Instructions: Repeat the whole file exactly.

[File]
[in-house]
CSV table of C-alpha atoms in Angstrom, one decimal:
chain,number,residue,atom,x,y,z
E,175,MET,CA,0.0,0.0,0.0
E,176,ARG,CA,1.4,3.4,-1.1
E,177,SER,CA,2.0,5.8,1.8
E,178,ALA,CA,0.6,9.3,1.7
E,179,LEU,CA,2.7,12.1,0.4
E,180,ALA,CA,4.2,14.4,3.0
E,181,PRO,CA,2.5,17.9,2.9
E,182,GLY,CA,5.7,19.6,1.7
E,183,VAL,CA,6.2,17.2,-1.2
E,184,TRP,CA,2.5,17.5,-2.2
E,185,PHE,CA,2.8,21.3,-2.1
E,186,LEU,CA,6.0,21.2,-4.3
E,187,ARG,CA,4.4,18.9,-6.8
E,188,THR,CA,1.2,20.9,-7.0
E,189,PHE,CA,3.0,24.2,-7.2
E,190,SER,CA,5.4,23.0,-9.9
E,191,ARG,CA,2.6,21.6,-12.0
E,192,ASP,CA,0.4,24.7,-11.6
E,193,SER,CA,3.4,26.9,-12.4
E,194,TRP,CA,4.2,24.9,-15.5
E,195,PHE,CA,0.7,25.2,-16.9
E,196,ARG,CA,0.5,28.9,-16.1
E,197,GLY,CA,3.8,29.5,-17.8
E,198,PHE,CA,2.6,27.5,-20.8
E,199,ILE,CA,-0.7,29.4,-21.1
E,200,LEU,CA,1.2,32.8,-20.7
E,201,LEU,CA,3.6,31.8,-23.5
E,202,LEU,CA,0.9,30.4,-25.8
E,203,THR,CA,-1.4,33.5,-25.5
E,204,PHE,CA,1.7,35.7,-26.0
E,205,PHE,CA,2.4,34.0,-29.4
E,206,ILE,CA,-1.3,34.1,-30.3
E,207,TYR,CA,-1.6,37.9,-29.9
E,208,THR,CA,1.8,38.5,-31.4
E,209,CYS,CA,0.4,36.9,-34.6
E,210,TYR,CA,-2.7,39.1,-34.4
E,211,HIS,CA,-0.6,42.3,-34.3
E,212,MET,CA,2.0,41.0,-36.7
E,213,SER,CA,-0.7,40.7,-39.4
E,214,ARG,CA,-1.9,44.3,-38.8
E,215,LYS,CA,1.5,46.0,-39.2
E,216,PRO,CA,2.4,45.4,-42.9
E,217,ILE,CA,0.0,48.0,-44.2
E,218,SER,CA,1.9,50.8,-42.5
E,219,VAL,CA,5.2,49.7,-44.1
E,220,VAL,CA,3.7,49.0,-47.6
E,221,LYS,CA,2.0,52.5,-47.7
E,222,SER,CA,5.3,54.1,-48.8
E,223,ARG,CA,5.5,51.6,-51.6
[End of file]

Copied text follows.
[in-house]
CSV table of C-alpha atoms in Angstrom, one decimal:
chain,number,residue,atom,x,y,z
E,175,MET,CA,0.0,0.0,0.0
E,176,ARG,CA,1.4,3.4,-1.1
E,177,SER,CA,2.0,5.8,1.8
E,178,ALA,CA,0.6,9.3,1.7
E,179,LEU,CA,2.7,12.1,0.4
E,180,ALA,CA,4.2,14.4,3.0
E,181,PRO,CA,2.5,17.9,2.9
E,182,GLY,CA,5.7,19.6,1.7
E,183,VAL,CA,6.2,17.2,-1.2
E,184,TRP,CA,2.5,17.5,-2.2
E,185,PHE,CA,2.8,21.3,-2.1
E,186,LEU,CA,6.0,21.2,-4.3
E,187,ARG,CA,4.4,18.9,-6.8
E,188,THR,CA,1.2,20.9,-7.0
E,189,PHE,CA,3.0,24.2,-7.2
E,190,SER,CA,5.4,23.0,-9.9
E,191,ARG,CA,2.6,21.6,-12.0
E,192,ASP,CA,0.4,24.7,-11.6
E,193,SER,CA,3.4,26.9,-12.4
E,194,TRP,CA,4.2,24.9,-15.5
E,195,PHE,CA,0.7,25.2,-16.9
E,196,ARG,CA,0.5,28.9,-16.1
E,197,GLY,CA,3.8,29.5,-17.8
E,198,PHE,CA,2.6,27.5,-20.8
E,199,ILE,CA,-0.7,29.4,-21.1
E,200,LEU,CA,1.2,32.8,-20.7
E,201,LEU,CA,3.6,31.8,-23.5
E,202,LEU,CA,0.9,30.4,-25.8
E,203,THR,CA,-1.4,33.5,-25.5
E,204,PHE,CA,1.7,35.7,-26.0
E,205,PHE,CA,2.4,34.0,-29.4
E,206,ILE,CA,-1.3,34.1,-30.3
E,207,TYR,CA,-1.6,37.9,-29.9
E,208,THR,CA,1.8,38.5,-31.4
E,209,CYS,CA,0.4,36.9,-34.6
E,210,TYR,CA,-2.7,39.1,-34.4
E,211,HIS,CA,-0.6,42.3,-34.3
E,212,MET,CA,2.0,41.0,-36.7
E,213,SER,CA,-0.7,40.7,-39.4
E,214,ARG,CA,-1.9,44.3,-38.8
E,215,LYS,CA,1.5,46.0,-39.2
E,216,PRO,CA,2.4,45.4,-42.9
E,217,ILE,CA,0.0,48.0,-44.2
E,218,SER,CA,1.9,50.8,-42.5
E,219,VAL,CA,5.2,49.7,-44.1
E,220,VAL,CA,3.7,49.0,-47.6
E,221,LYS,CA,2.0,52.5,-47.7
E,222,SER,CA,5.3,54.1,-48.8
E,223,ARG,CA,5.5,51.6,-51.6